In my last blog, I discussed Shadow IT and why it exists. But the question I’m posing today is whetherShadow ITis a good thing or bad thing. Back in 2016, Gartner predicted that by 2020 one third of successful attacks experienced by enterprises will be on their Shadow IT resources. Now in May 2019 and less than a year away from 2020, let’s take alook at the pros and cons of Shadow IT.
The Benefits of Shadow IT
‘Benefits’ is probably the wrong term to use when describing Shadow IT, as the upsides are few and far between. Immediacy is the major advantage – Shadow IT doesn’t make staff wait, itdoesn’t restrict them or make them jump through hoops. Staff can simply get on with their current activity, rapidly and unhindered. This immediacy is like a drug addiction, it gives a rush of faux productivity, that masks the medium/long term impact. Content becomes siloed, knowledge not shared, processes not followed, and content not effectively managed or retained.
The other perceived benefit is flexibility. Shadow IT offers the allure of being able to achieve more than can be undertaken with corporate software. This is of course a misconception, or at least should be, your IT team should be able to offer software that is versatile, rich, but yet still governed and corporately controlled.
The Cons of Shadow IT
While most are conscious of the need to keep information protected, security is rarely planned and sufficiently configured within Shadow IT systems. Often the information stored within Shadow IT isn’t secured at all, being easily accessed by anyone outside of the organisation. Even when protections are in place, Shadow IT often allows corporate content to be shared with people outside of the organisation, potentially leading to embarrassing, or even damaging, information breaches.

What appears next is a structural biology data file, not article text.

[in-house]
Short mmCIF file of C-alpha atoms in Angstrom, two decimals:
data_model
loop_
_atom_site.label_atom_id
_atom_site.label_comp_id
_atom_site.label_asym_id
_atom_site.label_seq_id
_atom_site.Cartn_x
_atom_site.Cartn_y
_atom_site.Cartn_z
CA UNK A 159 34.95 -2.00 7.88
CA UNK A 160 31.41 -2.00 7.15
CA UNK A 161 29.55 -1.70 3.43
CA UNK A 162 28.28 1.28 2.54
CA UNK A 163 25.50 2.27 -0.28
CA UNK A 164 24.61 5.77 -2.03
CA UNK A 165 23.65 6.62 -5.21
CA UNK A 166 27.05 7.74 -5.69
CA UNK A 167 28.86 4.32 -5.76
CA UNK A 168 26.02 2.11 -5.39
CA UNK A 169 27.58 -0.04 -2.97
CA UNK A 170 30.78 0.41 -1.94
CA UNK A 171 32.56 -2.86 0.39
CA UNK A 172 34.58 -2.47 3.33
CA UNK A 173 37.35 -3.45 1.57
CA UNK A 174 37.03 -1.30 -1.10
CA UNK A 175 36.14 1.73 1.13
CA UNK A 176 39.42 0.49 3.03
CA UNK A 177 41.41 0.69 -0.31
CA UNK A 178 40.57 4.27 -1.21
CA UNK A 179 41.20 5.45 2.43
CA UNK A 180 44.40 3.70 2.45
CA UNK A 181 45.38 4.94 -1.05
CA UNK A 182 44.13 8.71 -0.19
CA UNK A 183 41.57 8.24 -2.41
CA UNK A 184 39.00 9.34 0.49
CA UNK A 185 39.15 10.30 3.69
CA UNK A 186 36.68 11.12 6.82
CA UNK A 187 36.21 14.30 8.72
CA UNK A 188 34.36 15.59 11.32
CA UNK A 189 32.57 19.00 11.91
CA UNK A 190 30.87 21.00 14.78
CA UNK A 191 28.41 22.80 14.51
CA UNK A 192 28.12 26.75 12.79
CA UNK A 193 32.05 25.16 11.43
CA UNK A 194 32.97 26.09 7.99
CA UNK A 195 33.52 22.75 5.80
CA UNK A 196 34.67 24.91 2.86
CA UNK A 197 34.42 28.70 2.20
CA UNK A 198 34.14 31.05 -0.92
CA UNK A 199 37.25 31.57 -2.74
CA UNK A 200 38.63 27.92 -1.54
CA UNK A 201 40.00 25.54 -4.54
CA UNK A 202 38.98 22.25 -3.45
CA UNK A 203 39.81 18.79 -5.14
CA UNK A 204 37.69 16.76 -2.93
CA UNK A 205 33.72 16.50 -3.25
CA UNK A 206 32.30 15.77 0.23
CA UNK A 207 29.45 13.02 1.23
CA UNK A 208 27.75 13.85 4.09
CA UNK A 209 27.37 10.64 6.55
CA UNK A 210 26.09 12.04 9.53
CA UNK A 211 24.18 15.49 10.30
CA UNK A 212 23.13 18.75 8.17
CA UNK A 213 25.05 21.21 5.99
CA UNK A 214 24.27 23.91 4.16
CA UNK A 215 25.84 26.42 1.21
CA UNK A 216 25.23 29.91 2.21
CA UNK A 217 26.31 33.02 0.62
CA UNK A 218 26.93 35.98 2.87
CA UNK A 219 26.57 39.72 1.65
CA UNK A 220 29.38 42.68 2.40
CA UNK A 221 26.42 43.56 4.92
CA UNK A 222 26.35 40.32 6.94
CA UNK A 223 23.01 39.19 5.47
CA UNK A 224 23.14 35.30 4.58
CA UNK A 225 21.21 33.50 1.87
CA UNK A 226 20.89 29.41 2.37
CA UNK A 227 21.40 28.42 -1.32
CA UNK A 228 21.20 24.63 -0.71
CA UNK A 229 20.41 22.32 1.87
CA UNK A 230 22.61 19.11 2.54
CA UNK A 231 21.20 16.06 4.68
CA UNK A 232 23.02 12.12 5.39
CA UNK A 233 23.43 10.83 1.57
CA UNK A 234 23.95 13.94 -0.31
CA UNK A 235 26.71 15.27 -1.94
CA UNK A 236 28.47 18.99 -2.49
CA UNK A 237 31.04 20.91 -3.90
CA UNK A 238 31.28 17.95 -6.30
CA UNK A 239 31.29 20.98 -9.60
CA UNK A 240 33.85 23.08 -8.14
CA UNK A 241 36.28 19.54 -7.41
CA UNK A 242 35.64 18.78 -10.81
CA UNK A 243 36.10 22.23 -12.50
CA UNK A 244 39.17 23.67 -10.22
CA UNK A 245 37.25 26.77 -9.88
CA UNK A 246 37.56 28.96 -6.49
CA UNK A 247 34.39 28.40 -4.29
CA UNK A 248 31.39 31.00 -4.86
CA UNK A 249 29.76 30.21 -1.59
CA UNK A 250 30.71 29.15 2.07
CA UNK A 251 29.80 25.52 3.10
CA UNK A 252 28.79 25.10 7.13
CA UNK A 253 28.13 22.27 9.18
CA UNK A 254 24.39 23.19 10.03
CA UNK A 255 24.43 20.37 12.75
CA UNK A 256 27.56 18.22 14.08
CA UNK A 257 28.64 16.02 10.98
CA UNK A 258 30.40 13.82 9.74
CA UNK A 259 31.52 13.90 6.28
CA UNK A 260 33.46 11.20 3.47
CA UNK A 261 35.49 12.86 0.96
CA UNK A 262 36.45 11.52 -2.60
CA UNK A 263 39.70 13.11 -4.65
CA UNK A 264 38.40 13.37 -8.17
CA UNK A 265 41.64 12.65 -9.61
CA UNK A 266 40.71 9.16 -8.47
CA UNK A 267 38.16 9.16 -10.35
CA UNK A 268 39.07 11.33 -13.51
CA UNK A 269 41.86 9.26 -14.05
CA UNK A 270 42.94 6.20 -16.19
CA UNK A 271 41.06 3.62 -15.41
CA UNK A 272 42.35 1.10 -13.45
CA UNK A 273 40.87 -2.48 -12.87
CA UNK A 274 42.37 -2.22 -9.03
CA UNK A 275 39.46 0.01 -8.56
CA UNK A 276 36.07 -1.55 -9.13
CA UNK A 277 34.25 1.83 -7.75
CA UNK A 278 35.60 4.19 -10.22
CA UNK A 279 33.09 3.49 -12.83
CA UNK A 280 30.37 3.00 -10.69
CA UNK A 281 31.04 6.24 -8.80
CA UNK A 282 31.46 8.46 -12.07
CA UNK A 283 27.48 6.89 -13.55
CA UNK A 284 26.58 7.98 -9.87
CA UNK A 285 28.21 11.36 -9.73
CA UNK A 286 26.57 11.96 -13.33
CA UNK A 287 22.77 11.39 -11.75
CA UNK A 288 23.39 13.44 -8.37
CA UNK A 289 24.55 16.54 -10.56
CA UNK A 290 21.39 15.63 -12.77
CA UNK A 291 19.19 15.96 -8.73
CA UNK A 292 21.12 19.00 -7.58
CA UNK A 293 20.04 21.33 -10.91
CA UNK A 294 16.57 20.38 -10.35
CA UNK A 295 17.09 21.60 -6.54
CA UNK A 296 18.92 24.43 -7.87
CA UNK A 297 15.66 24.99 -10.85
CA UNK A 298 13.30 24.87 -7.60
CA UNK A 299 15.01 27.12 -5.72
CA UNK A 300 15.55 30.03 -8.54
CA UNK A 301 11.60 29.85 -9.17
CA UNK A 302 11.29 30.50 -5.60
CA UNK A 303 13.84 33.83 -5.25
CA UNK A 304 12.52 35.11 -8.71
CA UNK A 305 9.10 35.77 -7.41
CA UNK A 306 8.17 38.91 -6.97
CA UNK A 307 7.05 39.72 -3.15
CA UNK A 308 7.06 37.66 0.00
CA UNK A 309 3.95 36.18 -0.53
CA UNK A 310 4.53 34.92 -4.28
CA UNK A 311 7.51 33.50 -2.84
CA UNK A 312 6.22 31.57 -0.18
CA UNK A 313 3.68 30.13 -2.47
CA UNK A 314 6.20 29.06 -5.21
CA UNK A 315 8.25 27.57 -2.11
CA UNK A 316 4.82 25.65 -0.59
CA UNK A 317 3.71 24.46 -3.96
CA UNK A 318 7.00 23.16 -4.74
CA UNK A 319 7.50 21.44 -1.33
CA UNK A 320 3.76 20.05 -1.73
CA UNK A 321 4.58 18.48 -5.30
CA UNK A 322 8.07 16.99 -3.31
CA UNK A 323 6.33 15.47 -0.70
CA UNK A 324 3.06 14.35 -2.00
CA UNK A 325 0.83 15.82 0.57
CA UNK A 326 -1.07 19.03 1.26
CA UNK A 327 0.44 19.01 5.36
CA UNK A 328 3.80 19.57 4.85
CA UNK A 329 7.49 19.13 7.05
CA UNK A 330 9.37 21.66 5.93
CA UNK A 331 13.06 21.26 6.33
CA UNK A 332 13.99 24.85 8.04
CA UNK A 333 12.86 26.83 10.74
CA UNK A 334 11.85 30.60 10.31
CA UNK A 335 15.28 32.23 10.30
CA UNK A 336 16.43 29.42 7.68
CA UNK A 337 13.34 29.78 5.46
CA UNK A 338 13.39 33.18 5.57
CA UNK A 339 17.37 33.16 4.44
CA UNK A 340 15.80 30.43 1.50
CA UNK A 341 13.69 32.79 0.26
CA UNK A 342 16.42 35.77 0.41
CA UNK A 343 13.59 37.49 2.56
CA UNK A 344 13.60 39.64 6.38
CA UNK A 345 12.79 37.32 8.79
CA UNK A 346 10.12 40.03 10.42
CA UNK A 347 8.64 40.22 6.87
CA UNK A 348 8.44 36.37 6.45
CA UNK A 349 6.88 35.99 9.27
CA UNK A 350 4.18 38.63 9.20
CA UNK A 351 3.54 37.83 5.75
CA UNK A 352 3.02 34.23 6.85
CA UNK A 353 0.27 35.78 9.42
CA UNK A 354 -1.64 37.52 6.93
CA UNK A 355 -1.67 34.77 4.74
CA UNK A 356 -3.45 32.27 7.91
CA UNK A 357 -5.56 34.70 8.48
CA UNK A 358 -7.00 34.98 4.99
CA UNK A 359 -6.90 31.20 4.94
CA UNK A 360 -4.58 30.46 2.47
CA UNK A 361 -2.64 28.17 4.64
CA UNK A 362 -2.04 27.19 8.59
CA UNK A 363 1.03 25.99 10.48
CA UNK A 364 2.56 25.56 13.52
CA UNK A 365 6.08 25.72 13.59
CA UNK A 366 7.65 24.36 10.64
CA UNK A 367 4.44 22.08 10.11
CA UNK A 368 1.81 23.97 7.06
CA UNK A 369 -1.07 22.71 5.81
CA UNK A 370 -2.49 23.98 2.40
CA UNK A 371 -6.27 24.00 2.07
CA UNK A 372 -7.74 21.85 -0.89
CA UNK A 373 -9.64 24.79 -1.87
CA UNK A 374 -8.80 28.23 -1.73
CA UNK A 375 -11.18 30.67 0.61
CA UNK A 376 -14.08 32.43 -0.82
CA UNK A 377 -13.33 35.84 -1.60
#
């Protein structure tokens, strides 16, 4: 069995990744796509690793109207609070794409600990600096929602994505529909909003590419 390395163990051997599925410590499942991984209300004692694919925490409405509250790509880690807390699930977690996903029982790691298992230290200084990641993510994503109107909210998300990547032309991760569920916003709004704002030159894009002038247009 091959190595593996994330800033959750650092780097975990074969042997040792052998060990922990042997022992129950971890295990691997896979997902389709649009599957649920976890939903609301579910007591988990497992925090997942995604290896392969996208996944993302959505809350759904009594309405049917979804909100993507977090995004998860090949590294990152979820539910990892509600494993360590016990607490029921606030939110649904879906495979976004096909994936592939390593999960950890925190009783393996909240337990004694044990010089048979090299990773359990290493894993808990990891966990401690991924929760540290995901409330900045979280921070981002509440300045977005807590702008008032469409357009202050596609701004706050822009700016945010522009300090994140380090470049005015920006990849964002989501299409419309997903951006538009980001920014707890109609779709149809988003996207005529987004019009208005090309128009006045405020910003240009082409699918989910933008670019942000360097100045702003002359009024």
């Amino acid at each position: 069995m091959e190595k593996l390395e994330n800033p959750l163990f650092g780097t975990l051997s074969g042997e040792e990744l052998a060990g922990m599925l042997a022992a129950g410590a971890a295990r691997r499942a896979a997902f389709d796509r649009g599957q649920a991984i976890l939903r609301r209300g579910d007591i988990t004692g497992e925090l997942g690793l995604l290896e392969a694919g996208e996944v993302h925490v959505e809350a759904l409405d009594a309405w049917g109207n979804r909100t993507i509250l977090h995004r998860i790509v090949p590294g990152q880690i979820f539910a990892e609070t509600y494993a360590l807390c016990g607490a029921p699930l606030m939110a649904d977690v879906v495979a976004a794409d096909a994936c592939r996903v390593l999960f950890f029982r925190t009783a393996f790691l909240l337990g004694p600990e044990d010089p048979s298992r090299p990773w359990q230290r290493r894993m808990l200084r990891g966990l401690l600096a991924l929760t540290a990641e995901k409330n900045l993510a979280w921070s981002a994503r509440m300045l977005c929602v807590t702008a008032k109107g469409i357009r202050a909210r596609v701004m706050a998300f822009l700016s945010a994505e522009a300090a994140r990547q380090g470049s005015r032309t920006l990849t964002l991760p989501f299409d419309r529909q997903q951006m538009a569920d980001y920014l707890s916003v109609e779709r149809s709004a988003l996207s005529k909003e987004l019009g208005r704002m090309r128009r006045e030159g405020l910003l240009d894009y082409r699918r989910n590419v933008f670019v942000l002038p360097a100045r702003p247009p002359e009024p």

Rarely are controls in place across Shadow IT systems to change permissions as the user changes their role; leave the organisation or change departments and the chances are you will still have access to all of Shadow IT content from your previous role.
If an organisation doesn’t know where its content is, how can it comply with regulatory legislation? Any organisation that allows a culture of Shadow IT cannot possibly know what information they have, where it is stored and who has access to it. How could a Subject Access Request possibly be fulfilled? With serious fines in place for compliance breaches, failing to clamp down on Shadow IT will likely prove very costly.
The next issue presented by Shadow IT is that is erodes corporate knowledge sharing. With multiple systems and limited consistency, each member of staff is only seeing parts of the information picture. If your information is scattered across multiple disconnected applications, how can a member of staff effectively find the information they are looking for. While it’s not immediately apparent, Shadow IT effectively obscures significant portions of an organisation’s information, leading to hidden information silos, inconsistency, and duplication of effort.
Essentially, the effects of Shadow IT can be critical for businesses.There’s always a risk of information getting into the wrong hands or being shared publicly.As an example, the new policies around GDPR made businesses change their ways last year in the way in which personal information was stored. What if personal information was accessed and leaked and policies were breached?
Downloading software and resources without going through a formal process can also result in malware,securitythreats, viruses andpotential attacks.
All in all, there is no ‘real’ advantage in allowing Shadow IT to flourish – we’d recommend all organsiations taking steps to identify and limit it’s spread.
Download our “6Ways to Overcome Shadow IT” guide to find out how you can reduce the risk of security breaches.